There was a vast array of impressive hot rods and classic cars on display (120 registered). The organisers are hoping to increase the number of registrations and road closures for the 2020 event, due to the overwhelmingly positive response from the classic car and hot rod communities.
The show finished at 2pm and seemed to be enjoyed by all.
By Kevin Taylor.
What a great event this is, we can see from the entry list that there will be 2 Minis competing this year so it would be rude not to be there to support them in 2019 - Mini's 60th Birthday.
Club Captain Steve & I were committed to go - any other Mini club members interested ? We meet at Clevedon for lunch before heading off on the Miranda coast road. The trip to Leadfoot is part of the enjoyment of the weekend and I enjoyed following Steve & his dad in the white 911 on the nice flowing roads to Miranda and then over the Kopu Hikuai to Tairua where we were staying for the night. Steve's wife Rachael and the rest of the family followed at a more leisurely pace. My brother Ralph joined us at Tairua in his Rover Cooper S with his son Kelvin & Son in Law Snowy following in Snowy's Series 1 RX7. Saturday morning we meet Steve and headed off in convoy over the Tairua hill to Whenuakite which was the meeting place noted on the club website. We were meet there by new MCCoA member Ben Yordon and his wife & 2 sons in their 1975 Mini 1000 and then headed to Rod Millen's Leadfoot Ranch at Hahei where the hill climb runs up the drive to his house overlooking the Pacific. The first runs of the day were already underway when we arrived and parked in the "Classic & Cool Cars Car Park".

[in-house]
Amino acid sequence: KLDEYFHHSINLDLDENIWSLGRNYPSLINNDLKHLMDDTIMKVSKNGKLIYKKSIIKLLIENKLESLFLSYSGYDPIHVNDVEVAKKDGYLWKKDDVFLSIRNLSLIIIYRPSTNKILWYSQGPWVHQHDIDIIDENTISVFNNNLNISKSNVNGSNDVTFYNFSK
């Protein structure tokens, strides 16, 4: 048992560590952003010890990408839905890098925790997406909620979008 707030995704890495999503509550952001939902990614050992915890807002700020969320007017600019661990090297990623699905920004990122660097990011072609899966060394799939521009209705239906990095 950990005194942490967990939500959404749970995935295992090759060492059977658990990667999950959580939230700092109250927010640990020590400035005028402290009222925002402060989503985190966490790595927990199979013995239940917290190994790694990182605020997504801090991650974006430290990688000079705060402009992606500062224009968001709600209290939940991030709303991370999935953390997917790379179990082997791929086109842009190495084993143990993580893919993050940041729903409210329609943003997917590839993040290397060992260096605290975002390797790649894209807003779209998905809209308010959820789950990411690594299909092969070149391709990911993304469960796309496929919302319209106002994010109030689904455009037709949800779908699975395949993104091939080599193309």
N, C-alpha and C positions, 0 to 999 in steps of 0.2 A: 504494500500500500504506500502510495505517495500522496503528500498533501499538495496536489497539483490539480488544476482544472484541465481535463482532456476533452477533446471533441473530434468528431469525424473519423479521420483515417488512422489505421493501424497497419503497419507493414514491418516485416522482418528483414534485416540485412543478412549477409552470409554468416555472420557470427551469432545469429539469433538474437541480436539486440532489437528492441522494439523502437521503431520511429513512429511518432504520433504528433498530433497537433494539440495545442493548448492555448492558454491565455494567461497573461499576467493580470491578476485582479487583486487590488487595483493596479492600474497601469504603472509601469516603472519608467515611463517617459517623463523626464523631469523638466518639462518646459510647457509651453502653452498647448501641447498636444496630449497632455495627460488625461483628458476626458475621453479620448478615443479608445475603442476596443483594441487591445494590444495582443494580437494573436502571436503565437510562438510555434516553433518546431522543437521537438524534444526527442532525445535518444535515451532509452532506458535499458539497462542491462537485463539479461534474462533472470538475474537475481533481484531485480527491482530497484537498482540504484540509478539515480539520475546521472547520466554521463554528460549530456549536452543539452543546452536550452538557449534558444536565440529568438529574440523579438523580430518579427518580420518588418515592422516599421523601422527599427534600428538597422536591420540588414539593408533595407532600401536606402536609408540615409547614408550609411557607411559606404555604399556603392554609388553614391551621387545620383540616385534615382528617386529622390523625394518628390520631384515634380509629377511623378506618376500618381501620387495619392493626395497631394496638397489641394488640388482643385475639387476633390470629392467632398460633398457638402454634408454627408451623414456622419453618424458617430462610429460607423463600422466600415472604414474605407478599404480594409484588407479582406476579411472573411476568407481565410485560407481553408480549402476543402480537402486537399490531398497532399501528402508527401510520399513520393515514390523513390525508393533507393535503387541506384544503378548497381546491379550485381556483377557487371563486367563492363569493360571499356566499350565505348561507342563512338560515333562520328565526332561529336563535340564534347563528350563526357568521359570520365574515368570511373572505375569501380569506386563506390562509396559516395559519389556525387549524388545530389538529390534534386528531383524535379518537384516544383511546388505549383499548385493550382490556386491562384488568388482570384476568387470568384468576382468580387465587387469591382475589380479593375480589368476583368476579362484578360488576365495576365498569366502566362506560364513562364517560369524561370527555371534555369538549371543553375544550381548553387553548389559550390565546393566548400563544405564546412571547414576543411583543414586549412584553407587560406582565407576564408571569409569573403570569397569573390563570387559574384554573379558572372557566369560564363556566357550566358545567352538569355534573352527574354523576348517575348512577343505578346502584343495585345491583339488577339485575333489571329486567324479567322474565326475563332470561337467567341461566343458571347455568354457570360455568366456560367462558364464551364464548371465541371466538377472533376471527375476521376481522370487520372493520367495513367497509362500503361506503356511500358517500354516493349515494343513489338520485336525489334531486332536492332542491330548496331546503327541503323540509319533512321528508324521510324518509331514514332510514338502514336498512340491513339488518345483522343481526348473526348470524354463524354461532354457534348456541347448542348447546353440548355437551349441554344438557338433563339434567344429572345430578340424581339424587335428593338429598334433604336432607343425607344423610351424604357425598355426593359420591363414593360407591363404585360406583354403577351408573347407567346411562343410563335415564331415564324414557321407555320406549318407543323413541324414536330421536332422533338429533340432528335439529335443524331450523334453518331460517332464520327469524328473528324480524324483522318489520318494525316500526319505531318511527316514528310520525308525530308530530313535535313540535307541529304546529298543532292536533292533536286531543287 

There was an amazing variety of cars competing - some unique & expensive cars, too many to describe, some ultra competitive, some there for the joy of taking part. And then there were the drifters.
Total entry was 112 cars/bikes/sidecars/quads.